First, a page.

"She was my rock, for sure. It sounds sappy, but I could not be here without her," he said.

A year ago, Ellena married Courtney Sargent. He has supervised visits with his son, age 3, and is studying to become a registered nurse at American River College.

He still struggles. A simple test in college can make him feel as if he can't breathe. When he talks about what happened in Iraq and after, his hands shake and his words come haltingly.

Yet, he is grateful for how far he has come with the program's help.

The Soldiers Project/Sacramento exists solely on donations, grants and fundraisers.

The nonprofit is asking Book of Dreams readers to help its marketing efforts with a new commercial- grade copy machine.

The hope is to produce color brochures and materials that can inform more people like Ellena and their families about the services aimed at healing the invisible wounds of war.

NEEDED: Funds to help purchase a commercial-grade copy machine for the Soldiers Project/Sacramento.

TOTAL: $5,000

BOOK OF DREAMS WISHES

Here's a list of wishes published so far in the series.

Dream: Cole Odenweller's family seeks a special bicycle for the 15-year-old, who is afflicted with an undiagnosed neurodegenerative disorder.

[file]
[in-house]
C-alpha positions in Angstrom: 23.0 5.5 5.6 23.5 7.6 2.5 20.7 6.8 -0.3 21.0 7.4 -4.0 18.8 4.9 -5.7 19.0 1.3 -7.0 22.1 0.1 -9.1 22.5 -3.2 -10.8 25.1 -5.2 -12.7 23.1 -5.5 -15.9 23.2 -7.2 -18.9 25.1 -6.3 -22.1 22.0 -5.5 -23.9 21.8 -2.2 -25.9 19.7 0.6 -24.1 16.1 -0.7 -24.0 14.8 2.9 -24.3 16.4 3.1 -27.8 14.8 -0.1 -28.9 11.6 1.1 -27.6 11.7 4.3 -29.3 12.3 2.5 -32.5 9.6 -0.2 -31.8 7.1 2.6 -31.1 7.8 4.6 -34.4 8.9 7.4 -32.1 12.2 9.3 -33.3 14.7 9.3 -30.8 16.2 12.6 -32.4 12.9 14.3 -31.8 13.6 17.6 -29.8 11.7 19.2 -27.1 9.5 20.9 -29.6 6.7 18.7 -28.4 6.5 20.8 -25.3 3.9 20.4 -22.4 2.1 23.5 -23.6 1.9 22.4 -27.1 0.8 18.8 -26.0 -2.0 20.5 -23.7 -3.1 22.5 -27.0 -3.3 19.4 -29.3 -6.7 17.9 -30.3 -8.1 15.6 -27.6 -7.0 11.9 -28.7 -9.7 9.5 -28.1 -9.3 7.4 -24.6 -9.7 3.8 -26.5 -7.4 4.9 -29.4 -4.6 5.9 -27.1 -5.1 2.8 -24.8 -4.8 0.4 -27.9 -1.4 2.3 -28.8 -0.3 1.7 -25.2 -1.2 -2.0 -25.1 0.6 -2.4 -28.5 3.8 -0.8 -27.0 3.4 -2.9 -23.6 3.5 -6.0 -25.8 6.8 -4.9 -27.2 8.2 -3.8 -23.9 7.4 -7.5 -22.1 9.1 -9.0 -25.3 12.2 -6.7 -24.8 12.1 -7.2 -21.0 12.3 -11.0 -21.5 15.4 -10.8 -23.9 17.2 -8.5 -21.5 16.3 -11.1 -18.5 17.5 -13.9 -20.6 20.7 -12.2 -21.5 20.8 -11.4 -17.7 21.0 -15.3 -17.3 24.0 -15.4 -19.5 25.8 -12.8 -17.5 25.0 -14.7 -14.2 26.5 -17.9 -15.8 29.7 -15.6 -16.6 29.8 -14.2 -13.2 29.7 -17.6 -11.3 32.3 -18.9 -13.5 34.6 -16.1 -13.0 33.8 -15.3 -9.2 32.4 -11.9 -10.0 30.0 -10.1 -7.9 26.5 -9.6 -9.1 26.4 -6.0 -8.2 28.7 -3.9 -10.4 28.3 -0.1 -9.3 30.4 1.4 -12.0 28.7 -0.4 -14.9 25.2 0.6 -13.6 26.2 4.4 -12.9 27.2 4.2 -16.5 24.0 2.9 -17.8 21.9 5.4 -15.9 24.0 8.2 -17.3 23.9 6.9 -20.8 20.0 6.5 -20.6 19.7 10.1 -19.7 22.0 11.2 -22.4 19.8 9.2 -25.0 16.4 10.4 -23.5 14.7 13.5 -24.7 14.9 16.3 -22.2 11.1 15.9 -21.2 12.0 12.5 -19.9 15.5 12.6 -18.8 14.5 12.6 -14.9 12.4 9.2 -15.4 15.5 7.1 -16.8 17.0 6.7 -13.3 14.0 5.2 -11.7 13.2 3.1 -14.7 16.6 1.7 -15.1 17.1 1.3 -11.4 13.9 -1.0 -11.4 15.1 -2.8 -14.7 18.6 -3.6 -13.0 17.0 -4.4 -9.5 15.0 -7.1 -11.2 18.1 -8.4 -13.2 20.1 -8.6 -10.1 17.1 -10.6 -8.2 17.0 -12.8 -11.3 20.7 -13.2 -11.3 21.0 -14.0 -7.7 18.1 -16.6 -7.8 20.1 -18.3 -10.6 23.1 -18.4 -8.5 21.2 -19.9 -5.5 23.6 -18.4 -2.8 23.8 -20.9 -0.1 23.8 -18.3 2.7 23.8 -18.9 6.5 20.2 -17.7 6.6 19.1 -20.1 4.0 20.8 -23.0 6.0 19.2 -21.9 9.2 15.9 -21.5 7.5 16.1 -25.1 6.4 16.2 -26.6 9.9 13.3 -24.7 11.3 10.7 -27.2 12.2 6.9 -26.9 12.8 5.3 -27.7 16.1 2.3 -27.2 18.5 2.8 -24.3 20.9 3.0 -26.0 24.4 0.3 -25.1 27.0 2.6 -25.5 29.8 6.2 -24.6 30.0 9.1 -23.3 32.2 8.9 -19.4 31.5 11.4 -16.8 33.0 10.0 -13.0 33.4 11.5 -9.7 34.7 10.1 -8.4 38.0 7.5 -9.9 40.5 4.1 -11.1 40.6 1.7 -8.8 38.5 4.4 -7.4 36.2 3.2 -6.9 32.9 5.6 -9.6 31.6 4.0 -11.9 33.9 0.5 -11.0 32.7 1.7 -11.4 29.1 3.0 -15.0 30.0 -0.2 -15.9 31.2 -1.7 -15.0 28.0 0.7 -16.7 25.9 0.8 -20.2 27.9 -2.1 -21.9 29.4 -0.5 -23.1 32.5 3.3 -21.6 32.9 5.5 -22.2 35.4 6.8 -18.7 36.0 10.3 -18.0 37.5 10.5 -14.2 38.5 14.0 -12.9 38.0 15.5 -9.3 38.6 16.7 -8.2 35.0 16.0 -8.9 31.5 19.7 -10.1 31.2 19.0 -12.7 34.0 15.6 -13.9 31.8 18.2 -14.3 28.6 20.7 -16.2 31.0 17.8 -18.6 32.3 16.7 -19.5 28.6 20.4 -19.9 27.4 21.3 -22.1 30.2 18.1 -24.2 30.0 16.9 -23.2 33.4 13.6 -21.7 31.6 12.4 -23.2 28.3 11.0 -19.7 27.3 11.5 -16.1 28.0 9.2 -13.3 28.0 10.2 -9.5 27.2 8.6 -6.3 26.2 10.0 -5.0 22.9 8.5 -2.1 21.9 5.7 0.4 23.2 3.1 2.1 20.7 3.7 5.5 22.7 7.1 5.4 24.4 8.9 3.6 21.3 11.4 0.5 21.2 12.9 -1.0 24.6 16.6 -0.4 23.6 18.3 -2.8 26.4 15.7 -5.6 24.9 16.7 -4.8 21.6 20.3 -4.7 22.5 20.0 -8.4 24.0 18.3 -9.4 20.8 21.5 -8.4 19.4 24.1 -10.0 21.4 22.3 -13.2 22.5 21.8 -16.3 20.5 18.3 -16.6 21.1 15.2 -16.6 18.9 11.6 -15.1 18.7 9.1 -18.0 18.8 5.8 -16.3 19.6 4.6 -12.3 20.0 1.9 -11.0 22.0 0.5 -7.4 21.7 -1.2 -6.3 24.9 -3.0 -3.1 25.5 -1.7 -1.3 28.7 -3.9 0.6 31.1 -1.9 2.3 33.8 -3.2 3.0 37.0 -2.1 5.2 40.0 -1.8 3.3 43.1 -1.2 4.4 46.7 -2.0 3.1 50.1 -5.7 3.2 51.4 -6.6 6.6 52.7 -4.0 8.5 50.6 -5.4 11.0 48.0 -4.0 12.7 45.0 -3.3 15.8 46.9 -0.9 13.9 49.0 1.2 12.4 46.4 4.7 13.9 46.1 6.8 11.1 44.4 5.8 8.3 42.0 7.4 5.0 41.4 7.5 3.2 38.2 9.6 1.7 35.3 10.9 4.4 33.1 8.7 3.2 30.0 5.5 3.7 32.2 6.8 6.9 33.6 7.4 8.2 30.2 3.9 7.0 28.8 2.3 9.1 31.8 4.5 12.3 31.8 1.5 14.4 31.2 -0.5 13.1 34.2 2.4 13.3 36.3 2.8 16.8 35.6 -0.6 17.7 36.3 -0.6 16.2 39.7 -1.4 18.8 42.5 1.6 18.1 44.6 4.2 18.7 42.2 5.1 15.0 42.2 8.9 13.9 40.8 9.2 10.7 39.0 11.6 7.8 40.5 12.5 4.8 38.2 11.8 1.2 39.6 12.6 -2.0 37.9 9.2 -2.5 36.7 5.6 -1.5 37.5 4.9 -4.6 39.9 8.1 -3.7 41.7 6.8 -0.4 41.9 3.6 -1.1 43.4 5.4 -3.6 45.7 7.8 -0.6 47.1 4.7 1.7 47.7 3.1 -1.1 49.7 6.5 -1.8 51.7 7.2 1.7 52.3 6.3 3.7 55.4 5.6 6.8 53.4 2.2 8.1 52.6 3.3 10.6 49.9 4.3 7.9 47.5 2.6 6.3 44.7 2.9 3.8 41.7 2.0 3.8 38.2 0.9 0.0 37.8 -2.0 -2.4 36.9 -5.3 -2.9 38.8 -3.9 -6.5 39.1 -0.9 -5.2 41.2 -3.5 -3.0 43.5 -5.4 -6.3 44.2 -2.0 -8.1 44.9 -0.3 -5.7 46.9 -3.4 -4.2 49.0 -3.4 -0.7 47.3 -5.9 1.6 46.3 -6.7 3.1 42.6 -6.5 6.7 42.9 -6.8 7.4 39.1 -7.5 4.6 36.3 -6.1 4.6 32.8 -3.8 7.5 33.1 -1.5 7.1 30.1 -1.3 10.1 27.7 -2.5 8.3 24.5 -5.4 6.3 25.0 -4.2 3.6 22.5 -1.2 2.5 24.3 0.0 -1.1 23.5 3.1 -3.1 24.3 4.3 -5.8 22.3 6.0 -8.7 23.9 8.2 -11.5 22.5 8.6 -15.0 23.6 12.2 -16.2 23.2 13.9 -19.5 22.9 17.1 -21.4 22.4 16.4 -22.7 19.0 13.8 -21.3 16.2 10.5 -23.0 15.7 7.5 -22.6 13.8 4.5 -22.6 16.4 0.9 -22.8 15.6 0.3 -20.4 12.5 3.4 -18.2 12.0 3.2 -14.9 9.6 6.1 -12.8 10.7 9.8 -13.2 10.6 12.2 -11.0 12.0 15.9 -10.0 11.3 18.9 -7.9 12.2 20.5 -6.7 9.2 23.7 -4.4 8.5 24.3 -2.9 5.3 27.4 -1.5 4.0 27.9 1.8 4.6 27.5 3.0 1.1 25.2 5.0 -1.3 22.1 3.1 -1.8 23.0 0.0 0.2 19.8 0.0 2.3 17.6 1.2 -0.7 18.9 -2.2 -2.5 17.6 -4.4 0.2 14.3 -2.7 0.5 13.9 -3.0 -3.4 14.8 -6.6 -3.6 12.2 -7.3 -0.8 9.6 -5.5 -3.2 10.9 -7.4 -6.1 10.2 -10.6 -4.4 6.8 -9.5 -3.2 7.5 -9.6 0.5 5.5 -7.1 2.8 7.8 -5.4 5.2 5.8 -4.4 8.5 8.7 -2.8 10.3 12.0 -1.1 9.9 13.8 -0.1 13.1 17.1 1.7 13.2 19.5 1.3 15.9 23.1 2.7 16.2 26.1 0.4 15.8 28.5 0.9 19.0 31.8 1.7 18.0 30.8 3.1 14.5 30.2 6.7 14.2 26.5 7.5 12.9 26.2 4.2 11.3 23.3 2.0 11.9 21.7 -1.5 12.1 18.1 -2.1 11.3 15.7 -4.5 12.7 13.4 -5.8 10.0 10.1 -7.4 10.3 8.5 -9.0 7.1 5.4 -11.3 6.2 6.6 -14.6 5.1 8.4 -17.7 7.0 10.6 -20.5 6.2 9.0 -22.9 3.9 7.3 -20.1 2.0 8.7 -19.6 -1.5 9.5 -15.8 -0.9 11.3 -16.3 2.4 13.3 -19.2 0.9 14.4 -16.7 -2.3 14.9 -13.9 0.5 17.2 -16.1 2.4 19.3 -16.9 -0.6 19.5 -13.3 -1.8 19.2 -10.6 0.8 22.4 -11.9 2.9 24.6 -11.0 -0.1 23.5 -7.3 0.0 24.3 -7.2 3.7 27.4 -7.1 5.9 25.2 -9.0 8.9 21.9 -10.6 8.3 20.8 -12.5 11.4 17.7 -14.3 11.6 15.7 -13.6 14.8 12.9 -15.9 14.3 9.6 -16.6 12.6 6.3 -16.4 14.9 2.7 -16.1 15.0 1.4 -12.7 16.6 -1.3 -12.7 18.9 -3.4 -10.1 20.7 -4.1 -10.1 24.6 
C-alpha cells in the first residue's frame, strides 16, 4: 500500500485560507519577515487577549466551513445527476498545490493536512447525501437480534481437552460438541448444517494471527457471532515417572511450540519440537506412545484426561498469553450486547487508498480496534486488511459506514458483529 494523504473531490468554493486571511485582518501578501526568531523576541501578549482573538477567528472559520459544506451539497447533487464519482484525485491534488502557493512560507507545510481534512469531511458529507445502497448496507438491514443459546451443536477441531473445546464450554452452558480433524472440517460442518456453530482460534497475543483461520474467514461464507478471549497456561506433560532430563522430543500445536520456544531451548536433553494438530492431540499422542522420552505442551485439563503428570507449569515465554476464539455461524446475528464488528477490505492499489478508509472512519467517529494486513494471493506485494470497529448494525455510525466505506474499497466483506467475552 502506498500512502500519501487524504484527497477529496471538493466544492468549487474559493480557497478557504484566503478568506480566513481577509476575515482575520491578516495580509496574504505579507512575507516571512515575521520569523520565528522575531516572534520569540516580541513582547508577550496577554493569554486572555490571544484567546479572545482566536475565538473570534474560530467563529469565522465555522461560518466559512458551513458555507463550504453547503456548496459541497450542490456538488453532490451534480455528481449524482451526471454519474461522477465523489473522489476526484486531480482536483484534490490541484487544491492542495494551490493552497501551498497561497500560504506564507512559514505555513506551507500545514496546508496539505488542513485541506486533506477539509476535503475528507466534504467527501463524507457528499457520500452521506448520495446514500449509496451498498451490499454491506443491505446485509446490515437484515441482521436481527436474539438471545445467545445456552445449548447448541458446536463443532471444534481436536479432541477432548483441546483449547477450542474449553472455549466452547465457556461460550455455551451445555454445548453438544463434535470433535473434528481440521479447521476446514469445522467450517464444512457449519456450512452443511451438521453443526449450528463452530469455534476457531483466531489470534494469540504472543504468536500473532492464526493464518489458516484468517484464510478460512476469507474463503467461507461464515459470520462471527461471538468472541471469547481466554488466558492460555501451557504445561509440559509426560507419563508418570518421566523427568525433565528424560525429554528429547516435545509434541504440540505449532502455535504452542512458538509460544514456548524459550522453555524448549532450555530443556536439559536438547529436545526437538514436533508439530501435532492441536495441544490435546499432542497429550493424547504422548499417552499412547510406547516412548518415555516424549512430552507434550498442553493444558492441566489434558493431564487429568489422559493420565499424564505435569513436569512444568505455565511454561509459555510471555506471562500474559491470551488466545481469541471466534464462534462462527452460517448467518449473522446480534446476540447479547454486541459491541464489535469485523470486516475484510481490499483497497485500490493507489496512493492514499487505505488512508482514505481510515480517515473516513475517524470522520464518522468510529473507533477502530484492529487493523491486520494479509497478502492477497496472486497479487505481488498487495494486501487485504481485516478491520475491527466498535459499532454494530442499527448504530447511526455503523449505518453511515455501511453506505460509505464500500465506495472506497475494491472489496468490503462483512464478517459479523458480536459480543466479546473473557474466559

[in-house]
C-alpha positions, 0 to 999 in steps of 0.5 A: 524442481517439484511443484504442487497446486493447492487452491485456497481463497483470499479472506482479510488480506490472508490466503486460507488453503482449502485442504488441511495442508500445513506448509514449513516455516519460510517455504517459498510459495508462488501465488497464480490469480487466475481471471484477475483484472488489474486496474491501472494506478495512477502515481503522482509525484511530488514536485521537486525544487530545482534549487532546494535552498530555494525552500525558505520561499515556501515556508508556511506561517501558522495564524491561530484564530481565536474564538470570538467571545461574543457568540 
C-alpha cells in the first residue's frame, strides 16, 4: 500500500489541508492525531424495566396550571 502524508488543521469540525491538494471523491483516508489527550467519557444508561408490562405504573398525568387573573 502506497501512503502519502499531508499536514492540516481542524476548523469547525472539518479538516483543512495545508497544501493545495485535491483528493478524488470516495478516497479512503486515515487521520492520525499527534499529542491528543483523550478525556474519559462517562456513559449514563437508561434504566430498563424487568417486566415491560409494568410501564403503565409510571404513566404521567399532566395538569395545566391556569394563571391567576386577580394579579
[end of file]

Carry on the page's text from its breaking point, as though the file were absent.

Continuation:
Needed: Special adult-sized bicycle.

Total: $5,500

Dream: Sacramento Food Bank & Family Services asks for education materials and supplies to bolster its 13-week "Fathers I.N.C." series.

Needed: Funds for curriculum and supplies for "Daddy's tool bag," including toiletries and baby supplies.

Total: $5,000

Dream: A Christmas party for Clean & Sober program members, families, friends.

Needed: Funds for the party. Total: $2,000

Dream: A caregiver asks for a special bicycle for Abby Franklin, 18, a cerebral palsy quadriplegic.

Needed: Special-needs bicycle.

Total: $4,000

Dream: Uniforms for workers at Plates Café and Catering, a program of the St. John's Shelter Program for Women and Children.

Needed: Funds for uniforms. Total: $4,000

Dream: The Coad family and the Greater Sacramento Valley office of the Arthritis Foundation seek to provide backpacks to families dealing with juvenile arthritis.

Needed: Backpacks, including a helpful book for parents and a soft "thermacare" bear to ease a child's pain. Total: $5,000

Dream: Supporters of the nonprofit Runnin' for Rhett Foundation seek funds to help children and teenagers afford costs to enter area races.

Needed: Funds for T-shirts, wristbands, registration fees.

Total: $5,000

Dream: New computer for single mother Catherine Odurokwarten, 20, who was aided by Sutter Teen Program, to complete her pharmacy technology classes.

Needed: Funds for laptop, software.

Total: $1,000

Dream: Funds to purchase supplies for Spirit in the Arts, a North Sacramento-based program providing studio space for area residents.

Needed: Art supplies, tables, chairs and lighting.

Total: $5,000

Dream: An automatic door opener is sought at the Stanford Settlement Senior Center, which provides meals, activities, counseling and conversation.

Needed: Funds for the door opener.

Total: $2,300

© Copyright The Sacramento Bee. All rights reserved.

Read more articles by Deb Kollars